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Conversations With Potential Customers Are Bugged

May 13, 1987

AKRON, Ohio (AP) _ Employees of Scandinavian Health Spas sometimes eavesdrop electronically on potential customers’ conversations, but Ohio officials say the practice doesn’t violate state law.

The company’s sales tactics and collection methods have generated numerous complaints in the past, according to the state officials. Since March 1986, the state attorney general’s office has received more than 750 complaints about the clubs, a spokewoman said.

Scandinavian President Frank Leonesio confirmed last week that his company has eavesdropped on conversations for 15 years, but he said it is not a routine practice. He said it is done only to make sure employees follow procedures and that he sees nothing unethical in the practice.

All rooms at Scandinavian Health Spas have signs indicating that someone may be listening in, Leonesio said.

″Of course they’re bugged,″ Kimberly Hagelberg, who used to work at a Scandinavian spa in the Akron area, said in a recent interview. ″ ... You could go in and listen in on any room you wanted to.″

Scandinavian, a subsidiary of the giant Bally conglomerate, is based in Akron. Besides the spas it operates in the Ohio cities of Akron, Canton, Cleveland, Cincinnati, Columbus and Youngstown, the firm operates spas in Florida, Minnesota, Colorado, Indiana, Pennsylvania and Michigan.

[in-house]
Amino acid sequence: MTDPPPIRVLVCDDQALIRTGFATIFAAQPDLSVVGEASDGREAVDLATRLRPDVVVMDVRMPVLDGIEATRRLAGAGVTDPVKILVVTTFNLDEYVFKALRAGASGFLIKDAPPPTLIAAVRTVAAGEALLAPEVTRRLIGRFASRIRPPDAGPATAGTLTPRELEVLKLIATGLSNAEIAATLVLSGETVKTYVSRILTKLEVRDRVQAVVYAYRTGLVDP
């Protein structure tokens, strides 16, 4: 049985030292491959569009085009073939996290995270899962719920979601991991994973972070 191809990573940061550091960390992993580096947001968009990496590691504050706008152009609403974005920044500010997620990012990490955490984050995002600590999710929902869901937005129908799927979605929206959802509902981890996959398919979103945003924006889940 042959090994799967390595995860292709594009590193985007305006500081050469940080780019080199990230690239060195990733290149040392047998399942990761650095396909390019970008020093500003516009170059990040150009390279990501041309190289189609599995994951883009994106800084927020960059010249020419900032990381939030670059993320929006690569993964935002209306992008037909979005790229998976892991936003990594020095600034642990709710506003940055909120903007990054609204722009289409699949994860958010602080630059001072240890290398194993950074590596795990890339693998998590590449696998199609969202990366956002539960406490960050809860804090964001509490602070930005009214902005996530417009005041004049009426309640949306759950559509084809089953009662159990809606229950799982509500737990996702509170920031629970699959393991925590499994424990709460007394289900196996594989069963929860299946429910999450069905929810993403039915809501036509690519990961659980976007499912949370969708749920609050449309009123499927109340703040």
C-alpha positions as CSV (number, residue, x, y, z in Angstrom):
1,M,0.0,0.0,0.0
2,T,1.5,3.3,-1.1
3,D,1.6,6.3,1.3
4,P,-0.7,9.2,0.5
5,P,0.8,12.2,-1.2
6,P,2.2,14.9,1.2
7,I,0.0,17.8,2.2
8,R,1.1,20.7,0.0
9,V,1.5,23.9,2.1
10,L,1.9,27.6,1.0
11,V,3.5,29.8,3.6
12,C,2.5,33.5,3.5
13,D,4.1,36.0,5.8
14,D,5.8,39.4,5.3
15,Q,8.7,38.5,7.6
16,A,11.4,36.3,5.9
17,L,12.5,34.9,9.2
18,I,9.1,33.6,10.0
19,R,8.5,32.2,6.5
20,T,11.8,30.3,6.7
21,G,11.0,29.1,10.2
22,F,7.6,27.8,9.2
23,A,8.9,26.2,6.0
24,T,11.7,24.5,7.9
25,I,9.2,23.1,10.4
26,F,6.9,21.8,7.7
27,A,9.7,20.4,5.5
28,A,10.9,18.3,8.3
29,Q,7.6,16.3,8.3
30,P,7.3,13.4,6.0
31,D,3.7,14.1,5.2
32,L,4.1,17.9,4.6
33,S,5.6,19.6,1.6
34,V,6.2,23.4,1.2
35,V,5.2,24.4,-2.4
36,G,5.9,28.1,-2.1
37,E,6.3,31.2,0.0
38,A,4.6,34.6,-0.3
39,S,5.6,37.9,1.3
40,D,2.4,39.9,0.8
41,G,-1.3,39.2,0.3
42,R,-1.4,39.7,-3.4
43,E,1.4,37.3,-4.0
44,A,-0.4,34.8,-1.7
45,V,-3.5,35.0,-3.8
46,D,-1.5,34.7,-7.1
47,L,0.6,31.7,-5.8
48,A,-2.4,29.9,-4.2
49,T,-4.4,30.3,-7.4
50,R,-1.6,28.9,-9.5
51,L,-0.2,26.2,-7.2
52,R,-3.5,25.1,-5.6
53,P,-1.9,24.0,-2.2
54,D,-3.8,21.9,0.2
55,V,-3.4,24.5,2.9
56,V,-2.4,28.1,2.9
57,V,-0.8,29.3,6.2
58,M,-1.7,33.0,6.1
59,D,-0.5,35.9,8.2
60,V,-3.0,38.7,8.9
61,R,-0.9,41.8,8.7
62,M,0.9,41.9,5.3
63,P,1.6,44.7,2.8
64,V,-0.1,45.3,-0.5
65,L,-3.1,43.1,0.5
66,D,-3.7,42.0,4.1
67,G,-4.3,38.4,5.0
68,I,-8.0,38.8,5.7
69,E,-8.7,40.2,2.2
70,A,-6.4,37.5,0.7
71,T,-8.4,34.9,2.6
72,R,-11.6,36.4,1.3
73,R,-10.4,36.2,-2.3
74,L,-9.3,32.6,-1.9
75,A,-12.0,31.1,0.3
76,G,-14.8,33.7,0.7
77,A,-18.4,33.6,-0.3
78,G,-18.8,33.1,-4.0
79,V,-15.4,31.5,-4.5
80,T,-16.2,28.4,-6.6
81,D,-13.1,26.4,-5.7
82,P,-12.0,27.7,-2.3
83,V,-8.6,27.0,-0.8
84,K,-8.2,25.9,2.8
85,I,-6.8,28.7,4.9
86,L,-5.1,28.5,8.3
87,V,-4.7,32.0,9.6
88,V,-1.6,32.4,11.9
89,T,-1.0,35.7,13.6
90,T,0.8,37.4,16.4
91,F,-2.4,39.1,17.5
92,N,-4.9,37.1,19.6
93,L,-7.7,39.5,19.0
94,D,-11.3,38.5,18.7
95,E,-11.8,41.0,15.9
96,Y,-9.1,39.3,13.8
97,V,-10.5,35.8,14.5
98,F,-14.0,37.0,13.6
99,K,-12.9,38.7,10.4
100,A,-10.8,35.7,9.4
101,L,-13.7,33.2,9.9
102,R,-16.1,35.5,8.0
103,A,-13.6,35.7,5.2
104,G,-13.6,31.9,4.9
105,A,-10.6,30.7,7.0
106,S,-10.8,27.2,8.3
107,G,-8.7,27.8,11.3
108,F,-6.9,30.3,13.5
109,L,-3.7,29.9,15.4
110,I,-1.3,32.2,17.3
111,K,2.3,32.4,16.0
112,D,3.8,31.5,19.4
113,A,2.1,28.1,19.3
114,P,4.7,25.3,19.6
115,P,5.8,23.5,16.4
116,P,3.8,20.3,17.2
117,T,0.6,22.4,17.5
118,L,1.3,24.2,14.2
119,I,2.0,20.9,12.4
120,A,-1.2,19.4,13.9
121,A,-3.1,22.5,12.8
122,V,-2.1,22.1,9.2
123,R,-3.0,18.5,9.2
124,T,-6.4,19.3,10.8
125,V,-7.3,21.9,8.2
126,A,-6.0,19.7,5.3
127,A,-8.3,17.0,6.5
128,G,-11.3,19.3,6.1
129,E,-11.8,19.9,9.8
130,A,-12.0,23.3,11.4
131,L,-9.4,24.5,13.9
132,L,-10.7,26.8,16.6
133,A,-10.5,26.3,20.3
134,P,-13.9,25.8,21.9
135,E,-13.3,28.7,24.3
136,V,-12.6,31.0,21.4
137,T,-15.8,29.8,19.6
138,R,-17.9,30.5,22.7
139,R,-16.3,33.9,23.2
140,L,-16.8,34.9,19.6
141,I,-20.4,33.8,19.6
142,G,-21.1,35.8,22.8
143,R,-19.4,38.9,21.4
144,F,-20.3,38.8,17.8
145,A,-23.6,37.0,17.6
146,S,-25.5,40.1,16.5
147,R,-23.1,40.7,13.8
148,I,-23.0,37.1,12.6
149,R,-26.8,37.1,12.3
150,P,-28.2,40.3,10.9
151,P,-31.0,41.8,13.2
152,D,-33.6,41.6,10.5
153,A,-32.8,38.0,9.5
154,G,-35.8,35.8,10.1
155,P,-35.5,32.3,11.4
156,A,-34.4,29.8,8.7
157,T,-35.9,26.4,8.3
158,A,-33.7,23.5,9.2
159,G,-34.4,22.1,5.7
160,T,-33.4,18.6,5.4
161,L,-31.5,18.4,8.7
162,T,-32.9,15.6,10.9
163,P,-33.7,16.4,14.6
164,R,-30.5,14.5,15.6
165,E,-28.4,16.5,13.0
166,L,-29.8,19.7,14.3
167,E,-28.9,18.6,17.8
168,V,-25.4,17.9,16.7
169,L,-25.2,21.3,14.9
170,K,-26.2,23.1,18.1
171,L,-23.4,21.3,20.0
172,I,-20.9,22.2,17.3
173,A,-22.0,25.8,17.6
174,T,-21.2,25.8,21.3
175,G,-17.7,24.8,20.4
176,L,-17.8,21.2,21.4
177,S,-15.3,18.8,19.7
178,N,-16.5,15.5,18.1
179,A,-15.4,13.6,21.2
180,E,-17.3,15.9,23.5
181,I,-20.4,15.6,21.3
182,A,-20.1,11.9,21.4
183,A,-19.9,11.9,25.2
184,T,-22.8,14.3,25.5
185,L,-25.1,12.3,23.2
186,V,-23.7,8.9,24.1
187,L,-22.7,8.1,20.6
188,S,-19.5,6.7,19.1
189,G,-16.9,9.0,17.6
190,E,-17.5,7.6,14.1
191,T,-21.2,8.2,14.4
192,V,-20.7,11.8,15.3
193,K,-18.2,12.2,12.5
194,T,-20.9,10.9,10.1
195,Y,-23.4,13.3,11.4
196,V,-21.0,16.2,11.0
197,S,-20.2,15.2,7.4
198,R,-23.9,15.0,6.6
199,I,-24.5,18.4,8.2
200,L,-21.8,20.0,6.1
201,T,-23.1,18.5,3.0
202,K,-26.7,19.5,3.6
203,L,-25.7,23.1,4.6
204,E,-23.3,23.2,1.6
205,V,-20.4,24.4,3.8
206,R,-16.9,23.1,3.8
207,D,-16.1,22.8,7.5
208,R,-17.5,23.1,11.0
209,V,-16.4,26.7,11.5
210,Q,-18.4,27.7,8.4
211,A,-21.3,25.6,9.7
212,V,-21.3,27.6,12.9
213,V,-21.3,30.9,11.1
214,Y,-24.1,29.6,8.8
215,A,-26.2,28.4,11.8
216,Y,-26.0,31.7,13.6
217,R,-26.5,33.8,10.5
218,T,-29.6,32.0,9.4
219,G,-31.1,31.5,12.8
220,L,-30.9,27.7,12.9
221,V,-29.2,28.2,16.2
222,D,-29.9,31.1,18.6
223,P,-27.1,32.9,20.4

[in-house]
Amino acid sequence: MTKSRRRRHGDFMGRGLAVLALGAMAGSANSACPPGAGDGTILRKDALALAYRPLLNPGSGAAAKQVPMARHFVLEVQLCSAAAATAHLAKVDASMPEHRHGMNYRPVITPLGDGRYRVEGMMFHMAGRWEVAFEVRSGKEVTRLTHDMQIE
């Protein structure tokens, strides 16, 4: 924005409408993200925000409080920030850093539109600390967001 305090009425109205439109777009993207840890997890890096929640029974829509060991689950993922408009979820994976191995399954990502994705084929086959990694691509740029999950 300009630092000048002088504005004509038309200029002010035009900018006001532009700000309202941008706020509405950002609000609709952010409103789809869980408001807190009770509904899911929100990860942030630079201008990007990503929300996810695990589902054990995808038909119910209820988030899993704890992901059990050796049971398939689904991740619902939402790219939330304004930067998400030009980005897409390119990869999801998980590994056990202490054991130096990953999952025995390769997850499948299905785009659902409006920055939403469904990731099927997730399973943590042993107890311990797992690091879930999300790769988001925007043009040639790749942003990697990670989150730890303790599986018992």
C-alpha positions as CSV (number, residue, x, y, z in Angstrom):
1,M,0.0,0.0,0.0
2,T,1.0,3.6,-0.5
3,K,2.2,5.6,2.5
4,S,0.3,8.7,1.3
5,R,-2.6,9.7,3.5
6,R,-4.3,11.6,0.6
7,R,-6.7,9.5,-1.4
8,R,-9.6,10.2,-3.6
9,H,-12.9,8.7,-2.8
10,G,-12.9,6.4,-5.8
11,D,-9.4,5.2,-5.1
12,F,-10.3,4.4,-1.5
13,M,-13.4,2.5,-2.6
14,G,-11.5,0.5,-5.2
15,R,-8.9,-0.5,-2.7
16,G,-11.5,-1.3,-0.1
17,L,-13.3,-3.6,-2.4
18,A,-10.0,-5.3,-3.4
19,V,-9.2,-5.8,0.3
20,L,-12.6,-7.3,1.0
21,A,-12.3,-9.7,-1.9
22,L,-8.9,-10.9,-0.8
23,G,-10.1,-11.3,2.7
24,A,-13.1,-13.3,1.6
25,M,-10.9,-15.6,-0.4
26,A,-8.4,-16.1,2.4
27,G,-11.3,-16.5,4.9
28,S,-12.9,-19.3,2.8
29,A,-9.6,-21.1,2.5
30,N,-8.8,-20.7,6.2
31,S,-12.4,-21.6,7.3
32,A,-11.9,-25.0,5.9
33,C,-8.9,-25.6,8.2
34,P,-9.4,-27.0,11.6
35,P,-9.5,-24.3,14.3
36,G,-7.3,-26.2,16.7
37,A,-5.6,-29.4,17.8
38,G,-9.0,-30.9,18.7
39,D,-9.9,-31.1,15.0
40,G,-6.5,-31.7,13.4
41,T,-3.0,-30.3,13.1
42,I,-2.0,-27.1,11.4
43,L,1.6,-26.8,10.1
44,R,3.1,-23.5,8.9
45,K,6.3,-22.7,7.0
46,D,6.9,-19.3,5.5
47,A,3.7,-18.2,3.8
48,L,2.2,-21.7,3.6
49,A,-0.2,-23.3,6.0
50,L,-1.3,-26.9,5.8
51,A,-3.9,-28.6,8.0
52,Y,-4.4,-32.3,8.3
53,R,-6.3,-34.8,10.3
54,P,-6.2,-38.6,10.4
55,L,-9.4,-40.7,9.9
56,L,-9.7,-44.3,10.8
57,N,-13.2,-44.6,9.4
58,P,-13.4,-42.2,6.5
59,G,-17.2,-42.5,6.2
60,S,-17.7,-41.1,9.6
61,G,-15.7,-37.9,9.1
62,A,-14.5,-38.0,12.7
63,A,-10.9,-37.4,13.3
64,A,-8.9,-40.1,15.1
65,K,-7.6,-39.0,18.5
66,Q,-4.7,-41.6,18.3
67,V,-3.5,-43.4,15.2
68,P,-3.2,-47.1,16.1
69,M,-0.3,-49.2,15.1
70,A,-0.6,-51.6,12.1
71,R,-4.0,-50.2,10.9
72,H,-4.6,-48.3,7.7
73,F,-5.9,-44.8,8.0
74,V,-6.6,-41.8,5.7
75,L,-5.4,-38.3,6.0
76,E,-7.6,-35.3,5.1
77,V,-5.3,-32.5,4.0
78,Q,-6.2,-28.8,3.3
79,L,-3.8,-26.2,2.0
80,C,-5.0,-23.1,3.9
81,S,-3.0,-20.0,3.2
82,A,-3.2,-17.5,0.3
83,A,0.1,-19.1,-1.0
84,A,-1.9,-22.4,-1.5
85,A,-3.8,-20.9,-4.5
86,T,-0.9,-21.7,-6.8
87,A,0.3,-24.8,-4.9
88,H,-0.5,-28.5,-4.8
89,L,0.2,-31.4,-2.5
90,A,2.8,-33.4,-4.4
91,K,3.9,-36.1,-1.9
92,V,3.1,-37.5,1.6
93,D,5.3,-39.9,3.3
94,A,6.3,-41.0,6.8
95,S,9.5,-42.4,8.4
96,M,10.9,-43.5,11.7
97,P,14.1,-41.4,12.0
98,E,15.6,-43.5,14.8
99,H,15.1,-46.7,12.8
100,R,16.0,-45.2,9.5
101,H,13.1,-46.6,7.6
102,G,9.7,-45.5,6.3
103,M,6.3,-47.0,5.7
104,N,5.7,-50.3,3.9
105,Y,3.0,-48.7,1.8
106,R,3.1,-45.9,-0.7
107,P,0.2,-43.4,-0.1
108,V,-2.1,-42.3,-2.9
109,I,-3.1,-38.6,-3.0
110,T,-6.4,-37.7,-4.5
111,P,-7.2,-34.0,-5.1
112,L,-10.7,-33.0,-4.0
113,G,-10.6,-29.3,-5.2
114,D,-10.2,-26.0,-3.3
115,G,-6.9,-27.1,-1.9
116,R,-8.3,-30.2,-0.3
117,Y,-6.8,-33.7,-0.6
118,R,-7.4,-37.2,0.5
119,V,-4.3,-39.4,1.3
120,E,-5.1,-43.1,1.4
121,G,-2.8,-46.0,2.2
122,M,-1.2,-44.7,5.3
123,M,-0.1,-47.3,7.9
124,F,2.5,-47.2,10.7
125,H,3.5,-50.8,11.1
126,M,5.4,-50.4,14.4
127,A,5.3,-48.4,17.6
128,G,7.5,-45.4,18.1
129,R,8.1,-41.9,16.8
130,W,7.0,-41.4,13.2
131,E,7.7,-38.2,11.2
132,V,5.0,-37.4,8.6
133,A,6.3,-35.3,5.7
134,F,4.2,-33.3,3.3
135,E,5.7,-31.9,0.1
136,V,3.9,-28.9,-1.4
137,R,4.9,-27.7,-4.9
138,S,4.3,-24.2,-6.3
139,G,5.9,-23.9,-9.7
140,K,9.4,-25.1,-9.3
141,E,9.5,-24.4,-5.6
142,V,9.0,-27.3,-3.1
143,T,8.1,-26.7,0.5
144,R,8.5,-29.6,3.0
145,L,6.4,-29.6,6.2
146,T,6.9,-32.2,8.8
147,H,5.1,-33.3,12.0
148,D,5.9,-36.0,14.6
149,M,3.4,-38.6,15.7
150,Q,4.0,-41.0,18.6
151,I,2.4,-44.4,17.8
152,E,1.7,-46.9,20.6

In March 1986, in a negotiated settlement stemming from a variety of charges by the Ohio attorney general’s office, the health club agreed to pay fines totaling $30,000 and follow a number of new operating procedures. The state had received 200 complaints about the company’s sales tactics and collection methods.

Since then, the state has received more than 750 additional complaints about the club, said Melinda Swan, a spokeswoman for Attorney General Anthony J. Celebrezze Jr. About 70 percent of those have been resolved; unresolved complaints eventually will go to arbitration, she said in a recent interview.

Celebrezze’s office said it is aware of the bugging but that it doesn’t violate state law. That’s why no mention of electronic listening was involved in last year’s settlement.

Edward Katz, president of the Akron office of the Better Business Bureau, said the bugging of sales rooms undoubtedly would be an unethical practice. Katz said his office has received complaints about bugging at Scandinavian spas but has not investigated them because of lack of staff.

Most of the consumer complaints about Scandinavian deal with high-pressure sales tactics. Katz said the Akron bureau has referred between 40 and 60 such complaints to the Ohio attorney general during the past year.

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